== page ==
Ridley Scott's skilled hand buoys effortlessly enjoyable, instantly forgettable 'The Martian'
The Martian 20th Century Fox
Director: Ridley Scott
Screenplay: Drew Goddard, based on the novel by Andy Weir
Starring: Matt Damon, Chiwetel Ejiofor, Jessica Chastain, Jeff Daniels, Michael Peña, Kate Mara, Sean Bean, Kristen Wiig, Sebastian Stan and Mackenzie Davis
Rated PG-13 / 2 hours, 24 minutes
October 2, 2015
(out of four)
"Sturdy craftsmanship" should not come across like such a backhanded compliment, but that's probably the best way to describe The Martian in general, and director Ridley Scott's work on it specifically. I suppose it's only backhanded because we've seen such superior artistry from Scott in years past, with the same level of craft.
Alfred Hitchcock once said of Dial M for Murder that it's a movie he could have directed in his sleep, and that's about the way I feel about The Martian. And yet, sleep or no sleep, that still means it's a film few people ever could have made. It's an entertaining, well-acted, exquisitely made piece of filmmaking that also feels unmistakably minor. It's a movie that can be enjoyed and admired from the first minute to the last and then forgotten about immediately upon exiting the theatre.
Let me try a point of comparison for Scott. Take something like Prometheus. I had (and still have) pretty violently mixed reactions about that movie (which isn't necessarily a bad place to be). But let's say for the sake of argument that the conventional wisdom (at least in many circles) is correct, and that it's a fascinating, large-scale failure. A big swing and miss. (That's the way I'm leaning on it anyway these days.) Even so, even if it's a failure, Prometheus is a fascinating piece of work because it feels like there's a crazy vision in there, even if it gets muddled in a morass of disparate ideas (not to mention a conflicted relationship with its franchise requirements). The Martian is a better film top to bottom, but I feel like I could still look intently at Prometheus - could still find new, strange, great and terrible things - long after I've gotten everything I can get out of The Martian.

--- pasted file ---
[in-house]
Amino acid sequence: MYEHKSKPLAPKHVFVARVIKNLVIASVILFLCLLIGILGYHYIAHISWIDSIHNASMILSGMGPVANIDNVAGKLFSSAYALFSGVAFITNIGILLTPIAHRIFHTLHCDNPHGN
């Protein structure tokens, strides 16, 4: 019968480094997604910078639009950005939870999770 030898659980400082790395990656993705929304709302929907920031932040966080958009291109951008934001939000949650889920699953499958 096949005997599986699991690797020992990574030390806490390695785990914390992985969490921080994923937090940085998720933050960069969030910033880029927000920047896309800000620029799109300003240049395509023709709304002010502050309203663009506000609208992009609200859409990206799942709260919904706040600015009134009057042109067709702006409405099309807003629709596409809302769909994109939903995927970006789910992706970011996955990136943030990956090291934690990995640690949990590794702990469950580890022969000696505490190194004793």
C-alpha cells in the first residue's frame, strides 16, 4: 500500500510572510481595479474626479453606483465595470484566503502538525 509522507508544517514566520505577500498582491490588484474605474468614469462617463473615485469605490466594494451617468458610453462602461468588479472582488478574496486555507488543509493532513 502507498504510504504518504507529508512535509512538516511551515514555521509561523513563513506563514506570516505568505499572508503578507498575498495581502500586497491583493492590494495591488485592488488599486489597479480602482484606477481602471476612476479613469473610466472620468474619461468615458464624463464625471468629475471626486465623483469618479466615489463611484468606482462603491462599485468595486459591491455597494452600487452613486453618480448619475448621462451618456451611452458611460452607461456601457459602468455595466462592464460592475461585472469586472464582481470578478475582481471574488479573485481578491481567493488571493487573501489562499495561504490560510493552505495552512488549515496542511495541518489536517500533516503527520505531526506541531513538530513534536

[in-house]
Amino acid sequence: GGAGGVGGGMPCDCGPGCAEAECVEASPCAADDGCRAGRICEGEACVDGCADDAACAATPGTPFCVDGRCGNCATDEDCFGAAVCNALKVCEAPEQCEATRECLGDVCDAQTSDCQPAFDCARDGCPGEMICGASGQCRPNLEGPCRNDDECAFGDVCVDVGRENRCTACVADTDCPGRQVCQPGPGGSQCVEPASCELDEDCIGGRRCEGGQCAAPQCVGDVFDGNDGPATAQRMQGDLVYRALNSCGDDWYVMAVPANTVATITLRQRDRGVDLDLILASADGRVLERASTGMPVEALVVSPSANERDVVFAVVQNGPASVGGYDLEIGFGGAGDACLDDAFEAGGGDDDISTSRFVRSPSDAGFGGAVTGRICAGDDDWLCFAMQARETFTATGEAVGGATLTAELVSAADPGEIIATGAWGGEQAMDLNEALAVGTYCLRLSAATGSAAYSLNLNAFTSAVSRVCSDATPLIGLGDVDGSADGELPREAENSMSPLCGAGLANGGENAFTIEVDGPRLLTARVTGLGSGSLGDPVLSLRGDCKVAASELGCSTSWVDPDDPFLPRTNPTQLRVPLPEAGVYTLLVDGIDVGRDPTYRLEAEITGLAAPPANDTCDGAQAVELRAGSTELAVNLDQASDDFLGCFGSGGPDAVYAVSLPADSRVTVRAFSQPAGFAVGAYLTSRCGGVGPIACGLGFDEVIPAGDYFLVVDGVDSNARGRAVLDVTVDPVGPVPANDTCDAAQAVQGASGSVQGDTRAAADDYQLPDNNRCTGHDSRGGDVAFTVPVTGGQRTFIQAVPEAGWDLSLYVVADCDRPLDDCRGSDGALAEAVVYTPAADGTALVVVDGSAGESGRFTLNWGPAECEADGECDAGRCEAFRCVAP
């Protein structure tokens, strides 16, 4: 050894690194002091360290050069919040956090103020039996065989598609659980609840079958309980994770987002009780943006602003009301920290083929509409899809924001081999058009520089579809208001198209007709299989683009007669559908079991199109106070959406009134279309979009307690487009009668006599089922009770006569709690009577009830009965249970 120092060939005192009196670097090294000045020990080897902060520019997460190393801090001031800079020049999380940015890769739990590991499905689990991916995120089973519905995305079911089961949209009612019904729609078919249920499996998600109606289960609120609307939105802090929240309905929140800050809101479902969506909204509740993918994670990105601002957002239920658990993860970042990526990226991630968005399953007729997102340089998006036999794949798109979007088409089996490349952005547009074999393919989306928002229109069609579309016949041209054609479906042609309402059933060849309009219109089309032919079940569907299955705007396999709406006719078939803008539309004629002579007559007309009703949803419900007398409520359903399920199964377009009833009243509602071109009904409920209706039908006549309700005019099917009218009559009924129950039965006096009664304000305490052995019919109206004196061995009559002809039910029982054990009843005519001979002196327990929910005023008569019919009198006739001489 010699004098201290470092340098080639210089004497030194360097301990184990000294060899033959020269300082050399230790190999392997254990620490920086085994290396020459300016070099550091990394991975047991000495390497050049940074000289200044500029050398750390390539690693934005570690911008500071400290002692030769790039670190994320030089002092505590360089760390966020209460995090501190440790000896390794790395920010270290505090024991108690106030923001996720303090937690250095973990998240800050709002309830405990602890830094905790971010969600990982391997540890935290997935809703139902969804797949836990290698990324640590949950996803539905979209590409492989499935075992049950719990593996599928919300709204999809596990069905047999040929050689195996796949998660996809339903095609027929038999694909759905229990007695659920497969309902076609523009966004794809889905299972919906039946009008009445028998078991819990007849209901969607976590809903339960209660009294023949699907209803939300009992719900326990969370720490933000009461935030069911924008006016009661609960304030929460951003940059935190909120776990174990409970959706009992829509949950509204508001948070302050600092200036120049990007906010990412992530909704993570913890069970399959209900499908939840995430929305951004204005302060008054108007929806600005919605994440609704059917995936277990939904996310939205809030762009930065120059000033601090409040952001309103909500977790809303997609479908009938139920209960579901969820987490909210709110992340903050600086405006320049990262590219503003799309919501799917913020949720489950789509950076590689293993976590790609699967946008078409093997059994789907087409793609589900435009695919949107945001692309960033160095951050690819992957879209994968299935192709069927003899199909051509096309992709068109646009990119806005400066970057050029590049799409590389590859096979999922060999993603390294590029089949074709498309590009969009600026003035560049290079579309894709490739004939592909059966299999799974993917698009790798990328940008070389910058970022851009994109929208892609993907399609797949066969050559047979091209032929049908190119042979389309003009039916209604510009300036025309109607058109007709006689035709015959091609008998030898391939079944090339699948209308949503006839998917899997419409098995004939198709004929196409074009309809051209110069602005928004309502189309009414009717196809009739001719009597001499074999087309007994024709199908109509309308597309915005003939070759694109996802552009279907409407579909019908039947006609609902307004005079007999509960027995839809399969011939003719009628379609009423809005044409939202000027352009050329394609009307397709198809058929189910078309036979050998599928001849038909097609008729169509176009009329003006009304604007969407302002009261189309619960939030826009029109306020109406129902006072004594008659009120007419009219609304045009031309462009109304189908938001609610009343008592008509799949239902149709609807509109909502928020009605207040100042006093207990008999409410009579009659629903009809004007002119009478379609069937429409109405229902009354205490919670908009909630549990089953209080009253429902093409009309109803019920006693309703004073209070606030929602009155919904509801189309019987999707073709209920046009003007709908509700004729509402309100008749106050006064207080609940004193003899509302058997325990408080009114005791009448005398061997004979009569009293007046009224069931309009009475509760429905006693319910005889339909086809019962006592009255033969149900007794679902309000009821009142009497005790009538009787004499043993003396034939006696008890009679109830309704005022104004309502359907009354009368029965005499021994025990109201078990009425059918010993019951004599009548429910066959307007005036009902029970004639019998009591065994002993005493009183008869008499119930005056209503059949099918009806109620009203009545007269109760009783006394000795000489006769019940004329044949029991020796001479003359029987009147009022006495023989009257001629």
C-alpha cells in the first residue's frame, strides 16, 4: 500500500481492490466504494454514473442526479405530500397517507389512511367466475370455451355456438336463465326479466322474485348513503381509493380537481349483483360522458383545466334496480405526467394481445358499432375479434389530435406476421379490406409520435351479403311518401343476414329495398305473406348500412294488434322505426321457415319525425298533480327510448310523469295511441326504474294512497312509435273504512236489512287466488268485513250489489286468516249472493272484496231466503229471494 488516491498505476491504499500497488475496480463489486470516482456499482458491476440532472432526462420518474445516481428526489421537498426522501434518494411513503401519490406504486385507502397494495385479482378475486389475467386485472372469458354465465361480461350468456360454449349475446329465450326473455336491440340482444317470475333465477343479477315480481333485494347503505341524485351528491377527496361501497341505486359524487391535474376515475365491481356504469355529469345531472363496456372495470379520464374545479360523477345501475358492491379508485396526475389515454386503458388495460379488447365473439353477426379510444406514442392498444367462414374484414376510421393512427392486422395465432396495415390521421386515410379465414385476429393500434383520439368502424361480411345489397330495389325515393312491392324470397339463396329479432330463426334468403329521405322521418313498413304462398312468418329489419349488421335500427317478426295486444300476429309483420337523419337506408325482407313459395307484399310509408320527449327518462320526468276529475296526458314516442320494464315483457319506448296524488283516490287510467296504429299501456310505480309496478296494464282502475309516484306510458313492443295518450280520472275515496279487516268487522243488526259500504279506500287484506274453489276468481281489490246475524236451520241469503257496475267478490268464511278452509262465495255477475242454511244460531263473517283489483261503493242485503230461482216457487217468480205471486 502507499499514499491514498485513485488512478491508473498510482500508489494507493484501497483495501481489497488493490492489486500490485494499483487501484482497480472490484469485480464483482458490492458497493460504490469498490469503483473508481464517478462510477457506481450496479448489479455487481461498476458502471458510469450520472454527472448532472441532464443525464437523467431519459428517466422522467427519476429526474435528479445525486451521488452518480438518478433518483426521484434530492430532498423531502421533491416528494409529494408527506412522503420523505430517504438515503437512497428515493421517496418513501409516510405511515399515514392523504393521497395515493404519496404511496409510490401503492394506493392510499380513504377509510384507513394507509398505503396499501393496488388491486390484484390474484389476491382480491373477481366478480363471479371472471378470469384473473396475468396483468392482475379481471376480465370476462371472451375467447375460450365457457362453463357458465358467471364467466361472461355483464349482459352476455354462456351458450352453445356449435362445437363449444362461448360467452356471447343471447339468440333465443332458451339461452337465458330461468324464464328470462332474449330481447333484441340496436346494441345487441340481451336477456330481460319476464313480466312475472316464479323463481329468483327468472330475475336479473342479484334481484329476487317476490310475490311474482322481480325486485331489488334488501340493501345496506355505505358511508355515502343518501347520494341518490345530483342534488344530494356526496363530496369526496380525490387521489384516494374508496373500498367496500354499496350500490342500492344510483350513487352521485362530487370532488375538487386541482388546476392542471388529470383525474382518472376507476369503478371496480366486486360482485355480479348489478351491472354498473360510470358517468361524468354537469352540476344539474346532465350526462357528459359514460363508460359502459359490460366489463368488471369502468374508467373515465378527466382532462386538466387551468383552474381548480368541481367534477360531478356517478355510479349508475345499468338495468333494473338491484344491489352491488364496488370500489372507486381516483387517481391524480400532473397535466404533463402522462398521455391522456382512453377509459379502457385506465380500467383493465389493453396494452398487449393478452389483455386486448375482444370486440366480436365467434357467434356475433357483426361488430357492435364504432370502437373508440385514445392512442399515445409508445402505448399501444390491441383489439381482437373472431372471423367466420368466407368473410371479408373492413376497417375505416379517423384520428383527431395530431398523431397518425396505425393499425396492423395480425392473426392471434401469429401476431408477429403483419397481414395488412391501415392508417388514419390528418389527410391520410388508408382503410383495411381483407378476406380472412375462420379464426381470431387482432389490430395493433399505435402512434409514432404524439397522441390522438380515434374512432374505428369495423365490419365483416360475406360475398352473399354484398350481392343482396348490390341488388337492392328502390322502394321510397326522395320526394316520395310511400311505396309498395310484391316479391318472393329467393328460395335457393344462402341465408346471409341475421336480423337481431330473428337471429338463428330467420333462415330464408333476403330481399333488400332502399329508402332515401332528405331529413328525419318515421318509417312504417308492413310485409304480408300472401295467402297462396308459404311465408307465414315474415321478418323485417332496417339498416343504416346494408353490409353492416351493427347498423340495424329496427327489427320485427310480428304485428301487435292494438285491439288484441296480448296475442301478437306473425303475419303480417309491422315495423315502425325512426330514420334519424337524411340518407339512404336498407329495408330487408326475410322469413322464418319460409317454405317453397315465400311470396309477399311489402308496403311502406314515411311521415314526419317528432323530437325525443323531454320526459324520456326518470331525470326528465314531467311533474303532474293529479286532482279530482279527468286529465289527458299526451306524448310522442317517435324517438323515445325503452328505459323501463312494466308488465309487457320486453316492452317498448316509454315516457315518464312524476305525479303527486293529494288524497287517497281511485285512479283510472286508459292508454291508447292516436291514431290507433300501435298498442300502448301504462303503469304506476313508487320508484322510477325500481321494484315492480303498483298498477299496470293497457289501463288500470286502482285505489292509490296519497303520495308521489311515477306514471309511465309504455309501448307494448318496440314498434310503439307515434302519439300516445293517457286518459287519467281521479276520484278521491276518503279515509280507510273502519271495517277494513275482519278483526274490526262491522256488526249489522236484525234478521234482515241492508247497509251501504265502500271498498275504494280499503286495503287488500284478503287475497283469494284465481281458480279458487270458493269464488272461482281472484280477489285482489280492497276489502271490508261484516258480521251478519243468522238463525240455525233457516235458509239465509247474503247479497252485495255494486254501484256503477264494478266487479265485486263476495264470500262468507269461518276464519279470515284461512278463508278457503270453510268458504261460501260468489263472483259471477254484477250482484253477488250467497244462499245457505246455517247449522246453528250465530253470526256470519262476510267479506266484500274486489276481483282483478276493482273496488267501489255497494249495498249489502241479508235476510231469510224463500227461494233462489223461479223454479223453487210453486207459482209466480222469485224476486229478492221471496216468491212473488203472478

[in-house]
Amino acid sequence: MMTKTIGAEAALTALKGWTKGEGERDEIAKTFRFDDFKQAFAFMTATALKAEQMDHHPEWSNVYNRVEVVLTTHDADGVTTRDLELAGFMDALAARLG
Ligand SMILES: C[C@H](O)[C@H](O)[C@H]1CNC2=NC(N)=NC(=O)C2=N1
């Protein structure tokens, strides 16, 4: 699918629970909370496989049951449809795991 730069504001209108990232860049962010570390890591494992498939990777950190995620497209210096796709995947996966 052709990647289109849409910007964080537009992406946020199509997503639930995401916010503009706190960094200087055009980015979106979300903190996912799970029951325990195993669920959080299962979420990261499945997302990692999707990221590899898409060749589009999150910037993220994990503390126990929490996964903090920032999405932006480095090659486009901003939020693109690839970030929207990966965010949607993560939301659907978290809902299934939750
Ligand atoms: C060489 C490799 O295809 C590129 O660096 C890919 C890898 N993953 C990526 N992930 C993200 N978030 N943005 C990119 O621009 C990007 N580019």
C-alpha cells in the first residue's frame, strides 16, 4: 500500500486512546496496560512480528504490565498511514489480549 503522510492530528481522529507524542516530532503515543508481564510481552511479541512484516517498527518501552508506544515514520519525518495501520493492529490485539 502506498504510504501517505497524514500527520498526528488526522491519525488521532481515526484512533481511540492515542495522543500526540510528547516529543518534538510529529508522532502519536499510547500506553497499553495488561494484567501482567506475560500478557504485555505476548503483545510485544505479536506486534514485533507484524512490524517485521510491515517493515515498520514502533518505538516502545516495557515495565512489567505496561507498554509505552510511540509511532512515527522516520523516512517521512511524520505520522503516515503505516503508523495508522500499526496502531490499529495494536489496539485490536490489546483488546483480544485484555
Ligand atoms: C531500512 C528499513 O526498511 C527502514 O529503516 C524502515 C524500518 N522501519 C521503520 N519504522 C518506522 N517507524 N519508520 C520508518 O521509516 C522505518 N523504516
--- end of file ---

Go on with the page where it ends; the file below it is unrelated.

This movie is like a terrific TV episode* (except two-and-a-half hours long). It's tight and concise and has one specific objective - get an astronaut stranded on Mars back to Earth safely - that we need to solve, one way or another, by the end of the allotted time. And Scott directs the hell out of it. There's such an effortless precision to the way he and editor Pietro Scalia cut the action together and weave in and out of the film's various locations. We hear the word "immersive" thrown around a lot in conjunction with 3D, but The Martian (though it was offered in 3D, I saw it in 2D) is completely immersive on its own, just through the strength of its production design and compositions.
*Let me try another example. A few years back, Martin Scorsese directed the pilot of Boardwalk Empire. It was a thrilling technical work, beautiful and ingenious in a way that felt like second nature. It was essentially a 75-minute Scorsese film, but if it had been released in theatres, no one would be comparing it to GoodFellas.